In the early phases of my training in yoga, Swami Rama would often bark at me, “Get up, do it now! What are you waiting for?” After so many years of school and desk work, I tended to stay curled up comfortably somewhere in the recesses of my mind, and found it increasingly difficult to initiate physical action. The spiritual/philosophic tradition that provided the context for my training in yoga, ayurveda, and holistic medicine put a lot of emphasis on the concept of spanda (pronounced “spahn´duh”). This term comes from the same root as the Latin sponte, which gives rise to our word spontaneous. The ancient teachings described spanda as a sort of energy of the psyche, a throb or vibration felt in your body that is expressed by your action or, if you haven’t acted yet, by your feeling of determination to carry out an action. When you are able to connect with it, you are spontaneous and feel authentic. When you are disconnected, you feel as if you are “trapped in your head” and cut off from your bodily source of action and joy.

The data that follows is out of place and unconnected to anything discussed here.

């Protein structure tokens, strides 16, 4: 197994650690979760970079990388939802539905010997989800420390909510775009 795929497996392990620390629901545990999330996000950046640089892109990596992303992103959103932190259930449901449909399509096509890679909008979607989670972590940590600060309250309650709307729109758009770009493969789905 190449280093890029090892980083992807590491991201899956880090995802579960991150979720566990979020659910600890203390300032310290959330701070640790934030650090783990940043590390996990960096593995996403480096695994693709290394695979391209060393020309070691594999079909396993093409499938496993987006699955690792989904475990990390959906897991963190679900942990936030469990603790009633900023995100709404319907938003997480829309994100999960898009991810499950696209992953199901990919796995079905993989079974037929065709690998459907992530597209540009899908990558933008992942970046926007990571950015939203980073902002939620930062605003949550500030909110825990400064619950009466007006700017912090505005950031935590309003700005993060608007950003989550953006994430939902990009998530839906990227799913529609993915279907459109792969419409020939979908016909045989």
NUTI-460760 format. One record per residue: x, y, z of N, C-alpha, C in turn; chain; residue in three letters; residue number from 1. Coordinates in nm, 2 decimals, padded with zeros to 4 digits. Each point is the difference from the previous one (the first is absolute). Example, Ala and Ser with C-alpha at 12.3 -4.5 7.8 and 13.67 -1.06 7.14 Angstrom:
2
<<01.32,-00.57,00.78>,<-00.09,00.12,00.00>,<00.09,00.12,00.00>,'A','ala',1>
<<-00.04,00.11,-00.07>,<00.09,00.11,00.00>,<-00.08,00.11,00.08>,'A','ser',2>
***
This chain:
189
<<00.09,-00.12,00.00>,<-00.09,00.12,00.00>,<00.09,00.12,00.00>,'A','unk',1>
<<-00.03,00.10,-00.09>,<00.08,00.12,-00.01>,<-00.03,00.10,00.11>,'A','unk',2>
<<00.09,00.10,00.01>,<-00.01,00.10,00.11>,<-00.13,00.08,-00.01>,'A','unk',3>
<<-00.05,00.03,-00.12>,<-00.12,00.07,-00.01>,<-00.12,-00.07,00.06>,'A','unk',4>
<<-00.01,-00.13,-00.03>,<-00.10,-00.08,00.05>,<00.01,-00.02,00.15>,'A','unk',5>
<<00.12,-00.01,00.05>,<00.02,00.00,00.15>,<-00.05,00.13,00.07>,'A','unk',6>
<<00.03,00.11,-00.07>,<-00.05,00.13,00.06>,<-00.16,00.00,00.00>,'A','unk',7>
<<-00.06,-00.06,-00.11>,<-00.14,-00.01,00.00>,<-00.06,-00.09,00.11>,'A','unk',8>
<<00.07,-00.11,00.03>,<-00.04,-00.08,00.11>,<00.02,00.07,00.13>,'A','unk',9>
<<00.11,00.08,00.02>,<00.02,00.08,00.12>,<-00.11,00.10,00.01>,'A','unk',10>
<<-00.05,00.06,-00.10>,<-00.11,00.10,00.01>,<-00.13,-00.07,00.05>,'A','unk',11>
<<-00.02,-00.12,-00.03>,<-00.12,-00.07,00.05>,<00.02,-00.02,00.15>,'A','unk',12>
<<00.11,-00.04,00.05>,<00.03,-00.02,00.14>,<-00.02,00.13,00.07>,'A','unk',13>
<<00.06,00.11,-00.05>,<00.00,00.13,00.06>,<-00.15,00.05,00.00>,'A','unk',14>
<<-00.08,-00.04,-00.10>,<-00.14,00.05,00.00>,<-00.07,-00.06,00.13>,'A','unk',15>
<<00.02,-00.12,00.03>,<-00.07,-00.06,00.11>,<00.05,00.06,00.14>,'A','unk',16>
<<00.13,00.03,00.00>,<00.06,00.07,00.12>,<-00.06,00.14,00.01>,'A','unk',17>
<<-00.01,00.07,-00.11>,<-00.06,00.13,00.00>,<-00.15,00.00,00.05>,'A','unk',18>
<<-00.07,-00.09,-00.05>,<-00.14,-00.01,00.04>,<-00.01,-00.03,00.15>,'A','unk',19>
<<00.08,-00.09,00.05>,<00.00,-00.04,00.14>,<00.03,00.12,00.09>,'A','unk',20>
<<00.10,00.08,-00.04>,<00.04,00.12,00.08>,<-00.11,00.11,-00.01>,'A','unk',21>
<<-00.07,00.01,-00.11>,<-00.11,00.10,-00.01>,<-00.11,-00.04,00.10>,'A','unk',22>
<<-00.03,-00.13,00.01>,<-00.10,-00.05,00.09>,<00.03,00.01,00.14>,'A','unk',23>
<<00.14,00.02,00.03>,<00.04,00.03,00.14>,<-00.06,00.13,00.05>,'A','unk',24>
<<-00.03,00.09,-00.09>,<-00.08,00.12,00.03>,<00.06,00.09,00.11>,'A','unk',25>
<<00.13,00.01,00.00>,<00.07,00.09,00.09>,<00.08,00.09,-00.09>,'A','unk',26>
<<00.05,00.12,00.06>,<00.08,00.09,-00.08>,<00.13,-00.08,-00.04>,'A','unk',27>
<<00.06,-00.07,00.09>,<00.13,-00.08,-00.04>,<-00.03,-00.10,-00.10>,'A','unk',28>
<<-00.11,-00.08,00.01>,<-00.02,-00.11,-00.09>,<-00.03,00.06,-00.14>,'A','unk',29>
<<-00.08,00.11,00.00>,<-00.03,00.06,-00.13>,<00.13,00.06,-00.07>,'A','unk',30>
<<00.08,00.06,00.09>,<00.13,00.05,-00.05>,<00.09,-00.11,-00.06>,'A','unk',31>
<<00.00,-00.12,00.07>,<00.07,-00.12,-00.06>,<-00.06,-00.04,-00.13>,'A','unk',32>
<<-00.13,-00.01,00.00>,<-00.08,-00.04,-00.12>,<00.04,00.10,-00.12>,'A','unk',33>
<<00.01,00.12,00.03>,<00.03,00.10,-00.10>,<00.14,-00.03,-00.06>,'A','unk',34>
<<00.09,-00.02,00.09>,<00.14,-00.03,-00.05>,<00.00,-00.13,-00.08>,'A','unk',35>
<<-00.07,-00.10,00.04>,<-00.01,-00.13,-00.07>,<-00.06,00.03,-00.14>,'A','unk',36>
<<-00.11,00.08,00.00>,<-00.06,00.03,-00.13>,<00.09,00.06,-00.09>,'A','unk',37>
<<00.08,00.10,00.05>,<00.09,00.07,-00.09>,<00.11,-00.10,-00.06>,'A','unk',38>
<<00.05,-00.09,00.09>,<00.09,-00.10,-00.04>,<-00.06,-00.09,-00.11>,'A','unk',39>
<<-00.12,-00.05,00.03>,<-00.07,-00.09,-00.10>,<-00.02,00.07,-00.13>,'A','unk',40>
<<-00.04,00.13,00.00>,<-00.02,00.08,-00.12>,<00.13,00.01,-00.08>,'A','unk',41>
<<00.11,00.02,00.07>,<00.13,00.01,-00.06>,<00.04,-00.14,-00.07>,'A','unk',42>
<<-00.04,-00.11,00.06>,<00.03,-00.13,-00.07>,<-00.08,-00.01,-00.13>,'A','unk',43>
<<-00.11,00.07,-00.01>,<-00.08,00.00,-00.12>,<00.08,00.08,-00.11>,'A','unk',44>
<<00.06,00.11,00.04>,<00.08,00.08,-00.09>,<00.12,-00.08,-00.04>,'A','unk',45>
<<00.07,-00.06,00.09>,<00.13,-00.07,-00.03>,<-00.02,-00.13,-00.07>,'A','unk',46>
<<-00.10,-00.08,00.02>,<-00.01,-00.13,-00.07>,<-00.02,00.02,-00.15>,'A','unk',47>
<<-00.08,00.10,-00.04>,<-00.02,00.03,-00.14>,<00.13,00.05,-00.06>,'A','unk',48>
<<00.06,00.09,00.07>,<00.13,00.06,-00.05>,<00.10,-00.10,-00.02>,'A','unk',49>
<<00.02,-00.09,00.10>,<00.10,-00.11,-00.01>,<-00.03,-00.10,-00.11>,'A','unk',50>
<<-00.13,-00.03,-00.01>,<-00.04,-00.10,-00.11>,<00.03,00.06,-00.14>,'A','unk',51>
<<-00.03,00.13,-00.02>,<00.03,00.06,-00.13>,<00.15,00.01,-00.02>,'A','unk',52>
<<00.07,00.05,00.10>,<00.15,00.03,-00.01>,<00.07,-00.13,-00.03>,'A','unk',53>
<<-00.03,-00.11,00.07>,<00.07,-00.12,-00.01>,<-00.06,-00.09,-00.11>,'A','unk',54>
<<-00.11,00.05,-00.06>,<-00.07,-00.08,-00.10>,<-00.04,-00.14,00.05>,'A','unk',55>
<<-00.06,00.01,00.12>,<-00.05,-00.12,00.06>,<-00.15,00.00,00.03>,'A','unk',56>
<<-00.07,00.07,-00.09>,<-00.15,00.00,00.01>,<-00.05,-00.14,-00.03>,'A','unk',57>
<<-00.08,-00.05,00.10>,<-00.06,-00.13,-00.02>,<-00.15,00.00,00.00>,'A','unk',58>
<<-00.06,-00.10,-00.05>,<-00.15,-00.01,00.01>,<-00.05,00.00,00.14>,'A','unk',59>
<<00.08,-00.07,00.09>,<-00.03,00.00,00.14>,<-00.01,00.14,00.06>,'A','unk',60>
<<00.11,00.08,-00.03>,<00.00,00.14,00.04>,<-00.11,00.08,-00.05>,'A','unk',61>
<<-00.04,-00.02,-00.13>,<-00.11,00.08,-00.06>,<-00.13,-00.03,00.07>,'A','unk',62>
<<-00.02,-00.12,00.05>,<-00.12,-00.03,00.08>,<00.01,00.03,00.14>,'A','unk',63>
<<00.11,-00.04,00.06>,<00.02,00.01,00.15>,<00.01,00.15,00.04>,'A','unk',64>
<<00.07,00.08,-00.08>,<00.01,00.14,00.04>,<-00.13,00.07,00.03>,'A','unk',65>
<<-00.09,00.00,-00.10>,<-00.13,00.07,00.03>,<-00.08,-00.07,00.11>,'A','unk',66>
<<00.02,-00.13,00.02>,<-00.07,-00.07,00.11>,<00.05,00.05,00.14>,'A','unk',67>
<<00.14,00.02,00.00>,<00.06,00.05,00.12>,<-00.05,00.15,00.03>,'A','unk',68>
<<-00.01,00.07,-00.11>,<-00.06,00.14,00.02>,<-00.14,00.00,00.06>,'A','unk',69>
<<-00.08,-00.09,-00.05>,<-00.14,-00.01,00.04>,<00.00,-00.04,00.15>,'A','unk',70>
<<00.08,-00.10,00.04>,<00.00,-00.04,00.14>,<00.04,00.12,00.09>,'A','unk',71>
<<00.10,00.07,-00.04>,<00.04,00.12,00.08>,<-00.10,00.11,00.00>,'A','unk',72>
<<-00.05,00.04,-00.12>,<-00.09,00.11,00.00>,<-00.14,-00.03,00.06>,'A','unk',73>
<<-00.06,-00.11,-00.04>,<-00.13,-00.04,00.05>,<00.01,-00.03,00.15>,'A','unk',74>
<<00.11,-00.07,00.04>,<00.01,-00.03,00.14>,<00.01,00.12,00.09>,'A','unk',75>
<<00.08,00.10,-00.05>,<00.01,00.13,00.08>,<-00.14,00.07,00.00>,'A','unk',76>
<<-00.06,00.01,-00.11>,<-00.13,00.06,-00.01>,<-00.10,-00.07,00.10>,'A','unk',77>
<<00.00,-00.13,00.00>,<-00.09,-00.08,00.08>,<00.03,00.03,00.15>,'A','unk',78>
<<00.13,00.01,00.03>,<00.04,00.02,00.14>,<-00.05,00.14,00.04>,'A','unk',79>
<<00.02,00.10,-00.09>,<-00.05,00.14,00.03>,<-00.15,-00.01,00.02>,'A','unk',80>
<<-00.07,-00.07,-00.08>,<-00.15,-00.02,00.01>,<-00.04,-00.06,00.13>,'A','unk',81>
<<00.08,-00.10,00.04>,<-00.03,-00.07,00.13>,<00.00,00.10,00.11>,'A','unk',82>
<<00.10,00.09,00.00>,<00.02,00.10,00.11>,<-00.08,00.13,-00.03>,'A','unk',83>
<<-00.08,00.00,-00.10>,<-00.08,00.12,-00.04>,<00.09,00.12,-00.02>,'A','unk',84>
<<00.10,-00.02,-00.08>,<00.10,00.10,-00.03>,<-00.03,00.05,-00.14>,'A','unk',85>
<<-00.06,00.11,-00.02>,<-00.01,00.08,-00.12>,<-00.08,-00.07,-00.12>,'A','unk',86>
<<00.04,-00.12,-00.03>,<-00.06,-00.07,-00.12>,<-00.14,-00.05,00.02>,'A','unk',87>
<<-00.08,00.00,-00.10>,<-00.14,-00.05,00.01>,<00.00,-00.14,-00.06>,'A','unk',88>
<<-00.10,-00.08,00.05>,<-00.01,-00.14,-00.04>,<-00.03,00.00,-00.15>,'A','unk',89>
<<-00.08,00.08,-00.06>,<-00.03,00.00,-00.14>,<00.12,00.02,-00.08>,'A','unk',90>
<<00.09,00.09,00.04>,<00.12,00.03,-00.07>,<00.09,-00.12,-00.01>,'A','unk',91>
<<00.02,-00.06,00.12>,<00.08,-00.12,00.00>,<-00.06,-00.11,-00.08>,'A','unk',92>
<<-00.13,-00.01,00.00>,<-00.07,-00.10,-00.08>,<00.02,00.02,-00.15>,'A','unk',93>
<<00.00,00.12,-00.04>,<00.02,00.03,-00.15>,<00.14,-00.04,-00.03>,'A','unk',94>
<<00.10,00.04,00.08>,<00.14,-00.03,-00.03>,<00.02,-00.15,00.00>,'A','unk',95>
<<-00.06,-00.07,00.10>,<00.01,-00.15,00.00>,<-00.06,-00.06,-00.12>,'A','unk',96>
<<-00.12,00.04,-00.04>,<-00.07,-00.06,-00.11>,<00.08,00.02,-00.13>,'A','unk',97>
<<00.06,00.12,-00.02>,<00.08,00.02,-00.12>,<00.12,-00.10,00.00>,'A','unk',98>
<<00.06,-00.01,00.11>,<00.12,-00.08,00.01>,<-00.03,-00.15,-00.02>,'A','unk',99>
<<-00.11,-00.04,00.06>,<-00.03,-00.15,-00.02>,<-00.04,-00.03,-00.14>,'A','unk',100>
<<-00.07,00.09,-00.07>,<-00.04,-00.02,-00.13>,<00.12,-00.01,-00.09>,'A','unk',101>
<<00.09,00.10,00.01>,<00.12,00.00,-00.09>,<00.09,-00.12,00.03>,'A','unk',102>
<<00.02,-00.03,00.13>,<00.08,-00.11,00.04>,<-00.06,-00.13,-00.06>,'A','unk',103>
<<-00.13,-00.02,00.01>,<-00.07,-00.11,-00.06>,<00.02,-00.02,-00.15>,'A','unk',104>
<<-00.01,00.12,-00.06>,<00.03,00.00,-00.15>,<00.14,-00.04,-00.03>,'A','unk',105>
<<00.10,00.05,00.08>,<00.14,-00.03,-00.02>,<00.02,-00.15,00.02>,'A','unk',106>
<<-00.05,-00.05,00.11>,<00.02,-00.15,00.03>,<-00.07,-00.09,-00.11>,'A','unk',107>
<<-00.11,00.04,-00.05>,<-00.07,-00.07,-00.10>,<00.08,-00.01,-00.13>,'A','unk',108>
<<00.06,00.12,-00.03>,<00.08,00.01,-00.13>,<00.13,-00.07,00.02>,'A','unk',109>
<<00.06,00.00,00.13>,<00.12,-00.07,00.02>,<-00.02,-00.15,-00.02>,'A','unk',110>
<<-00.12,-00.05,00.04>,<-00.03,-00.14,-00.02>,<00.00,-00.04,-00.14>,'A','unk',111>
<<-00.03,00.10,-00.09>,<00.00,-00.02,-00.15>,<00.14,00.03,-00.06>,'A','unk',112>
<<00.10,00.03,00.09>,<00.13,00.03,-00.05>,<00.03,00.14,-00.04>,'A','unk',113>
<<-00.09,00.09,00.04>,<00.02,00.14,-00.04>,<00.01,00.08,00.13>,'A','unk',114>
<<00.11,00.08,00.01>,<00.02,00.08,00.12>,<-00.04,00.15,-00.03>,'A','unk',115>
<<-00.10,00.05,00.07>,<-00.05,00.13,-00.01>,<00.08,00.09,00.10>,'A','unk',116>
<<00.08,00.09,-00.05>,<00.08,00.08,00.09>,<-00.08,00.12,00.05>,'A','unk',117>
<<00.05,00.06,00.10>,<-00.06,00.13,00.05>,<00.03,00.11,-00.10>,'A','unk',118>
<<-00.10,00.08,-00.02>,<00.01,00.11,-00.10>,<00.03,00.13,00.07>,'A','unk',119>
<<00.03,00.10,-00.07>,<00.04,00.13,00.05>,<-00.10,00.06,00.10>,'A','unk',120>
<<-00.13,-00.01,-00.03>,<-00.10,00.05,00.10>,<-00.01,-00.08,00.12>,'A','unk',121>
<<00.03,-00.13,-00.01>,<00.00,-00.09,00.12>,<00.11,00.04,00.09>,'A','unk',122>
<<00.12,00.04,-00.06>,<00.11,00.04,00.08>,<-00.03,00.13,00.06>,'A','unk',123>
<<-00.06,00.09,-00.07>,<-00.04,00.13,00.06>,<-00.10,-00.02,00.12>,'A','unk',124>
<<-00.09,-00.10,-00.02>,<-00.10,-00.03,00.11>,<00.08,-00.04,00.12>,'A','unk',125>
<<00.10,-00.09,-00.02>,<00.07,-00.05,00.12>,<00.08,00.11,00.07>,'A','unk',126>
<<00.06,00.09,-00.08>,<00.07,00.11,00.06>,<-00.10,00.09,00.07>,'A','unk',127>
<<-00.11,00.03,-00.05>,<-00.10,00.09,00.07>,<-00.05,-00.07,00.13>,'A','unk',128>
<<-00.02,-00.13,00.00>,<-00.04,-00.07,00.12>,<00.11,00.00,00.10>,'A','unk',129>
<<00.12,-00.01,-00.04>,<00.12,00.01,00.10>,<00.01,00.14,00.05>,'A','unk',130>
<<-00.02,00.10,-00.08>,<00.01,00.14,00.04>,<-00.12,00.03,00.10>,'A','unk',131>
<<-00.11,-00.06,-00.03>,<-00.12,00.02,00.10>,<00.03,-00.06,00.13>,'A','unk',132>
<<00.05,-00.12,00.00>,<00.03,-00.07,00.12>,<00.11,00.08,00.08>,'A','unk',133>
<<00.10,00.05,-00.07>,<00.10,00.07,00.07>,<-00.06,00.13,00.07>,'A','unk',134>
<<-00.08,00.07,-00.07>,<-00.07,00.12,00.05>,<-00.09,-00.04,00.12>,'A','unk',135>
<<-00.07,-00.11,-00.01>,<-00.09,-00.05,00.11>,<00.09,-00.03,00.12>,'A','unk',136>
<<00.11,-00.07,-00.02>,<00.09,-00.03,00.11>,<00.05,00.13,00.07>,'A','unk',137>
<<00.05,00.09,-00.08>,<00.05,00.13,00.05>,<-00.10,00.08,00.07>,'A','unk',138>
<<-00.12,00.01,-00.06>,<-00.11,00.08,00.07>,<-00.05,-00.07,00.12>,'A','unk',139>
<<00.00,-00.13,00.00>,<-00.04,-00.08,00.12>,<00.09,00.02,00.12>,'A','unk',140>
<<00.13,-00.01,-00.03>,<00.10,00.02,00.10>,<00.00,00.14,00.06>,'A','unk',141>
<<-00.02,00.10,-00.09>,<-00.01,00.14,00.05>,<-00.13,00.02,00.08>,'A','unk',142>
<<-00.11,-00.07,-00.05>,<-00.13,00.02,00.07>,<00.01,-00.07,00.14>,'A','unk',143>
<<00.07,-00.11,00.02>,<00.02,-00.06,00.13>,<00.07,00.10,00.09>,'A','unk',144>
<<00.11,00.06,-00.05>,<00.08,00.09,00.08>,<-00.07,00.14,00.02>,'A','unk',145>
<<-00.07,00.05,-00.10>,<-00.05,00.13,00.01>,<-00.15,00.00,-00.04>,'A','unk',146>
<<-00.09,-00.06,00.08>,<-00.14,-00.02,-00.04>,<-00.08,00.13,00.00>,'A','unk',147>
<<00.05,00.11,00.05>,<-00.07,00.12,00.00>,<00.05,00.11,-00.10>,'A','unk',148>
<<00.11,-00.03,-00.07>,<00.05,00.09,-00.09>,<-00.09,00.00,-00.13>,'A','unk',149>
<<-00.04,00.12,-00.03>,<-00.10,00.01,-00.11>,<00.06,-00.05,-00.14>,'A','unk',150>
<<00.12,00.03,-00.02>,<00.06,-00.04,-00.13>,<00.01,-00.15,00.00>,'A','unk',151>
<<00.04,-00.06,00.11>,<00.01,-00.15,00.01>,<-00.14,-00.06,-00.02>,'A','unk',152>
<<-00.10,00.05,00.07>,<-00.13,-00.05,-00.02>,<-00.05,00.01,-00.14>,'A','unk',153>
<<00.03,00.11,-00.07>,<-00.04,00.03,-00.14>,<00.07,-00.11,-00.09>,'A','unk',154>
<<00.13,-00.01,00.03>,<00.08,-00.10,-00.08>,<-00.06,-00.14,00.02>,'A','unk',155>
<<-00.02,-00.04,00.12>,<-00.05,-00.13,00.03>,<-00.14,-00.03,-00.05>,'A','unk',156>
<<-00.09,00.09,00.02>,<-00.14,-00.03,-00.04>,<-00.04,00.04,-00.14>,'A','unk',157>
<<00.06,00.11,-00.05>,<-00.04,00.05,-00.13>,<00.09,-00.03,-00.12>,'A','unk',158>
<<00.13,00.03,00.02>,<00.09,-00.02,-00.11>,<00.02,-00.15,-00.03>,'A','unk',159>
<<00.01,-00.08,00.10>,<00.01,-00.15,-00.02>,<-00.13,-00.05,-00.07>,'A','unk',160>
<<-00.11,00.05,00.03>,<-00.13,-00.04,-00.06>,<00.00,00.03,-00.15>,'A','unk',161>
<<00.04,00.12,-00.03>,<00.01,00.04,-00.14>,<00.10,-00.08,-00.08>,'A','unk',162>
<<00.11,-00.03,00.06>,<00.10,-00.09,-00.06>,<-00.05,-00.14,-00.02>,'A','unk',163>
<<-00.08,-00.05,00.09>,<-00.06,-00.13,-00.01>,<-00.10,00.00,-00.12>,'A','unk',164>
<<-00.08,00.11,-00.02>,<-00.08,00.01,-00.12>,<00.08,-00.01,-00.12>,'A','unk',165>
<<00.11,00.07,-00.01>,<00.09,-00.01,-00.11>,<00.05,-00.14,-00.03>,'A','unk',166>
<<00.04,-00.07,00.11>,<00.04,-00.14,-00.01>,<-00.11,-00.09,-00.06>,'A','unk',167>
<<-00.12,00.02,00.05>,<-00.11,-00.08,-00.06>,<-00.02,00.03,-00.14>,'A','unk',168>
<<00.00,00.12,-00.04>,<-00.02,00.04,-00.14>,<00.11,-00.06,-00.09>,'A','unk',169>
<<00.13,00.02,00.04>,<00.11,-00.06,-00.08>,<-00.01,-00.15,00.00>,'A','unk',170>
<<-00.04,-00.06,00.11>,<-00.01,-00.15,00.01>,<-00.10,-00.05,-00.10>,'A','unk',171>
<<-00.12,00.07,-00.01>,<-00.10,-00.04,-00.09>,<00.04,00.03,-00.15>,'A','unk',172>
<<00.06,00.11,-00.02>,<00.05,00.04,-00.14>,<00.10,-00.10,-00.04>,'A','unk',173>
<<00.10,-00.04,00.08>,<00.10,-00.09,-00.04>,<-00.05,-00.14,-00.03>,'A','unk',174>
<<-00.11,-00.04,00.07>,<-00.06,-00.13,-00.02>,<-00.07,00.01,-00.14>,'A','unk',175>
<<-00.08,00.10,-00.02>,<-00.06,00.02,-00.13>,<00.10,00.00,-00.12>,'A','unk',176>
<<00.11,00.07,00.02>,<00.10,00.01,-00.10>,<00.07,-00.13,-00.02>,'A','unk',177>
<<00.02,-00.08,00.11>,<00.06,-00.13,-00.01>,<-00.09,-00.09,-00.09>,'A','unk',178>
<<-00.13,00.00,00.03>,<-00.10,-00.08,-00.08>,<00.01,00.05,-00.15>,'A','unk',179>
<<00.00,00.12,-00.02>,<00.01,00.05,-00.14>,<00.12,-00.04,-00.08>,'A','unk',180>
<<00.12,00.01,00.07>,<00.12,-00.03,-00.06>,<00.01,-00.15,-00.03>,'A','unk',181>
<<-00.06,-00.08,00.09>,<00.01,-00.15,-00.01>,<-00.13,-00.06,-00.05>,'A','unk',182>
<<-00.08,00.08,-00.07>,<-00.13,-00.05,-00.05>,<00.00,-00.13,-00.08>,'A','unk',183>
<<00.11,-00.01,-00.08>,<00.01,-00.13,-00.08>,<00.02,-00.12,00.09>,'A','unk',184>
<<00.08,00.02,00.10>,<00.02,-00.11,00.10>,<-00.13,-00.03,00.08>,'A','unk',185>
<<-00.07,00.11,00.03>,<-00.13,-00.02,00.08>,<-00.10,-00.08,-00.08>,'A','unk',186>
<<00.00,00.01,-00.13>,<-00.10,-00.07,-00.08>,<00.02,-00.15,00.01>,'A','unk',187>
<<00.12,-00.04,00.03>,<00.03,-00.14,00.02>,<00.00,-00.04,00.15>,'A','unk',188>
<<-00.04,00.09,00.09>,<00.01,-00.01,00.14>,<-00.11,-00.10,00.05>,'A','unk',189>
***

Such a disconnection from your inner spark of intent is at the root of a lot of what we call depression. A chasm separates thought and action. Fears and apprehensions clutter up the space between impulse and expression. It becomes progressively difficult to find your way through all those obstacles to action, and almost impossible to escape a growing sense of uncertainty and frustration. Kierkegaard wrote that depression is what occurs when Spirit wants to move you, and you resist.